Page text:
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Different selves: the impact of culture on the brain

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Title Different selves: the impact of culture on the brain
Period 10 / 2012 - 10 / 2017
Status Current
Research number OND1346944
Data Supplier NWO

Abstract

Background There is substantial cultural diversity in human cognition, yet this has largely been ignored in neuroscientific studies. Recent studies have demonstrated that neural processes are culturally sensitive, giving rise to the development of cultural neuroscience. Aim To investigate the neural instantiation of cultural differences in self-representation and social decision-making along the key cultural dimensions of individualism and collectivism. Objectives and approach 1. To investigate cultural diversity in the neural correlates of (i) self-representation and (ii) social decision-making in a within-country cross-cultural comparison of three groups: Dutch, Moroccan or Turkish (hereafter Mediterranean) Dutch, Japanese or Chinese (hereafter East-Asian) Dutch, representing individualism, honour-based collectivism and Confucian-based collectivism respectively. This step will elucidate the neural instantiation of cultural differences in self-representation and social decision-making. 2. To investigate if any differences in the neural correlates of self-representation and social decision-making associated with collectivistic versus individualistic orientations depend on duration and timing of cultural experience in a cross-cultural comparison of Mediterranean and East-Asian immigrants of the first versus the third generation. This step examines the evidence for relationship between timing and duration of cultural exposure and neural activity, which would suggest a causal role of culture. 3. To investigate the effects of priming of an individualistic or collectivistic mindset on the neural correlates of self-representation and social decision-making in an experimental within-cultural study in two groups: Mediterranean/Dutch and East-Asian/Dutch individuals. This step examines if priming precipitates similar differences in neural activity as can be expected on the basis of the cross-cultural comparisons, which would suggest that degree of individualism / collectivism is the causal cultural factor. I will use fMRI to investigate patterns of neural activity while participants engage in (i) a self/other judgment paradigm drawing on representation of self, and (ii) a public goods paradigm drawing on social decision-making.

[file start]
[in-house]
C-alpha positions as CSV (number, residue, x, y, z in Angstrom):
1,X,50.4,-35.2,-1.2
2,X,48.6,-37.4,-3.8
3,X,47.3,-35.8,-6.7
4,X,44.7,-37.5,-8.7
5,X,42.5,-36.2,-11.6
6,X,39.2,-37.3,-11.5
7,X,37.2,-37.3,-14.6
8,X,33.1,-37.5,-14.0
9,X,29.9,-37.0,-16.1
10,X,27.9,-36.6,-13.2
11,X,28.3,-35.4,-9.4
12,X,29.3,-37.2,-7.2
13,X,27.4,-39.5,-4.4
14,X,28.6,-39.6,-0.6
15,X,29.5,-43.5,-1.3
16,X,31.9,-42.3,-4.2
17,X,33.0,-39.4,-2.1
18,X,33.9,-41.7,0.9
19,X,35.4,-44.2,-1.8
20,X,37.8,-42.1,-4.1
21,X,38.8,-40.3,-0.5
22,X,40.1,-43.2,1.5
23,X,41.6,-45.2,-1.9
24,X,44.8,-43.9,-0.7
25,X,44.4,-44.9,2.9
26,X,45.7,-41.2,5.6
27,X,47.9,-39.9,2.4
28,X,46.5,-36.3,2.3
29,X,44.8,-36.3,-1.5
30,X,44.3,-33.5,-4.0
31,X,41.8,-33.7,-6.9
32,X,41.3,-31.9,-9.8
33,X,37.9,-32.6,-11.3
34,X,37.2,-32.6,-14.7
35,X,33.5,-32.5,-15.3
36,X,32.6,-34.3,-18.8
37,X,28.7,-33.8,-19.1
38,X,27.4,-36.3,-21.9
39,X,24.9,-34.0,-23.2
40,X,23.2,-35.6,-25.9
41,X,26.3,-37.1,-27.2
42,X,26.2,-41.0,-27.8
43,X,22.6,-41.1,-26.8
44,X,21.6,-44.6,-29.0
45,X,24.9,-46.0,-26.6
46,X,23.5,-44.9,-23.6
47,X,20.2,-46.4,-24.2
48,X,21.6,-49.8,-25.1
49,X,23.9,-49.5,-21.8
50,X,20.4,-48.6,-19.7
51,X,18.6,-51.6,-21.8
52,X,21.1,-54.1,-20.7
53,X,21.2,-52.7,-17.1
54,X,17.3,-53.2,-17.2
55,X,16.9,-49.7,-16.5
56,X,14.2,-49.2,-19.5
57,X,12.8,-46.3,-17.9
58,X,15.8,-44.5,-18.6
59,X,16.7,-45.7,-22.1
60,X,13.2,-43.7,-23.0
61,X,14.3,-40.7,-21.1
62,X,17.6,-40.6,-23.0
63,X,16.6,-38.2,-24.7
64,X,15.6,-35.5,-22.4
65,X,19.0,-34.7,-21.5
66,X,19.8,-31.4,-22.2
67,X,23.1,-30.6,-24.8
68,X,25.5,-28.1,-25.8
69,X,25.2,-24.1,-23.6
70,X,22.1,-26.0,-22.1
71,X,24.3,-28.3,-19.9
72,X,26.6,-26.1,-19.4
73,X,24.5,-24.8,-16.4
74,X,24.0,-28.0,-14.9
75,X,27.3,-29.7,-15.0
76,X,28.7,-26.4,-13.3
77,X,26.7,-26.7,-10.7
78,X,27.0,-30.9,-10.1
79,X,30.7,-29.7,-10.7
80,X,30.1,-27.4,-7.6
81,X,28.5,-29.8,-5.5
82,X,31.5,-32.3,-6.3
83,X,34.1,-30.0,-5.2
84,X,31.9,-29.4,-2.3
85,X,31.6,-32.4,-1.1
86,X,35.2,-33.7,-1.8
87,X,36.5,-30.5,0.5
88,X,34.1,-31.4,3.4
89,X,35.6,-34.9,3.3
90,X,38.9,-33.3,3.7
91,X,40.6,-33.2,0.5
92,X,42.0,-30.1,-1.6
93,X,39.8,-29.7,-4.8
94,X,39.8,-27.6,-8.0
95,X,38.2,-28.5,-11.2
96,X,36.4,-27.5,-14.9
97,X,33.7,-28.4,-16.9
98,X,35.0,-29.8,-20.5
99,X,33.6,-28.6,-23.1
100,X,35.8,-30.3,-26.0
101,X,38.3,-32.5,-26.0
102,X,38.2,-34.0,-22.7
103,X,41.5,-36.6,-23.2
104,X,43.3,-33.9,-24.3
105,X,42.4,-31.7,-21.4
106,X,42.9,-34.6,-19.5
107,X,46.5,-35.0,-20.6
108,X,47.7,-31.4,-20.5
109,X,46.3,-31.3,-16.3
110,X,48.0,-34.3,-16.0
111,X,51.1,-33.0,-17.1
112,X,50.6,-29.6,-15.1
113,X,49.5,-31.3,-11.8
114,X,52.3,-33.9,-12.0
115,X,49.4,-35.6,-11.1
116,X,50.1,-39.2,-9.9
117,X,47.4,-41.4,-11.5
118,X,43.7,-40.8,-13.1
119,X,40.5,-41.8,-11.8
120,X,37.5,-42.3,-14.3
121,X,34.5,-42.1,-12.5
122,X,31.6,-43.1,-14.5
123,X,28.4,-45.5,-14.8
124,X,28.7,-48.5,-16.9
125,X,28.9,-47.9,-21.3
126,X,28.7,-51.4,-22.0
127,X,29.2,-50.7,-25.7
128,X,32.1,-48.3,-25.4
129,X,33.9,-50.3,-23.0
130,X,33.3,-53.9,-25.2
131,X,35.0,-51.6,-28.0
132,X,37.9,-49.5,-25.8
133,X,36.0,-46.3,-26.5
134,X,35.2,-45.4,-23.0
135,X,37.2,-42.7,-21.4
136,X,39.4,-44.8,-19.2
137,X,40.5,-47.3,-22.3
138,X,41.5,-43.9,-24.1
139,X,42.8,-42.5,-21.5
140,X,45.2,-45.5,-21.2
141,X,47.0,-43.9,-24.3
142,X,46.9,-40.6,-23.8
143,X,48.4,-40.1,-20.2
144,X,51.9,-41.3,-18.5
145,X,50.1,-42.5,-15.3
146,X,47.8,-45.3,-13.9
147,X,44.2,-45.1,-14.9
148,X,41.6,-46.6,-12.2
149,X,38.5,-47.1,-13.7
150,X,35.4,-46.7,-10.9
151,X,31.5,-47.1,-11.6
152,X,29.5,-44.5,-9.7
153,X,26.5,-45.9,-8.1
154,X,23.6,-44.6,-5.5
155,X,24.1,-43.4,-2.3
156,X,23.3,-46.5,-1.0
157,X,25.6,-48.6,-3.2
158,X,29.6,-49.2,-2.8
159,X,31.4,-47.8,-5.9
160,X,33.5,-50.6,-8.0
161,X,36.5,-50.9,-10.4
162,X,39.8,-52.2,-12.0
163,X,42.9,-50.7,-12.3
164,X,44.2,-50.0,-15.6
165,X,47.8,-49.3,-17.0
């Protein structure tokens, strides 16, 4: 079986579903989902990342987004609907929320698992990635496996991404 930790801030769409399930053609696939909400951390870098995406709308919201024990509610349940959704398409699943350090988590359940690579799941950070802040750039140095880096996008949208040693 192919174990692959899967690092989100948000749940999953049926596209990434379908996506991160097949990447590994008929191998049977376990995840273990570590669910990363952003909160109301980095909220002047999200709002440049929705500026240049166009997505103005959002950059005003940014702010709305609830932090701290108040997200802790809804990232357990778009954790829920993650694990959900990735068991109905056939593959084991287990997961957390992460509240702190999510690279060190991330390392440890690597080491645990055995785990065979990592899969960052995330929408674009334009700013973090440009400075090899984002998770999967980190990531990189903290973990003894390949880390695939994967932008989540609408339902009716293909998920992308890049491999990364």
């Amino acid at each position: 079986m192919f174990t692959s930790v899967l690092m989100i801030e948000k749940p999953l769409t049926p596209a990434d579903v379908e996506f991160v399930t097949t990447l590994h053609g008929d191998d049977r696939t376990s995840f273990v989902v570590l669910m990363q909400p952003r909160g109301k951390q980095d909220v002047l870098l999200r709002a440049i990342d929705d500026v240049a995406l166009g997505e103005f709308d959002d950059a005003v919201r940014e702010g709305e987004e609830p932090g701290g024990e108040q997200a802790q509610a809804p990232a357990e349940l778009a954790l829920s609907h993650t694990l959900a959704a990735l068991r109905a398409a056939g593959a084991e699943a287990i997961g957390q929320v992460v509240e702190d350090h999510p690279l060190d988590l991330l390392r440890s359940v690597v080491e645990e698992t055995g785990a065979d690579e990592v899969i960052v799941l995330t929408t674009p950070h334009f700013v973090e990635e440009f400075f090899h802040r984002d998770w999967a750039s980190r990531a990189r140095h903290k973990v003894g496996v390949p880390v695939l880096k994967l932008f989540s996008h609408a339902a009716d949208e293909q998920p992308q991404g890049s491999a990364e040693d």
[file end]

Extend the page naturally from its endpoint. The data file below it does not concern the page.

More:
Abstract (NL)

Culturen verschillen in de manier waarop mensen met elkaar omgaan. Zijn deze verschillen zichtbaar in het brein? Met behulp van een MRI-scanner bekijken psychologen welke hersengebieden actief worden wanneer mensen uit de Turkse, Chinese of Nederlandse cultuur sociale taken uitvoeren.

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Project leader Prof.dr. A.C. Krabbendam

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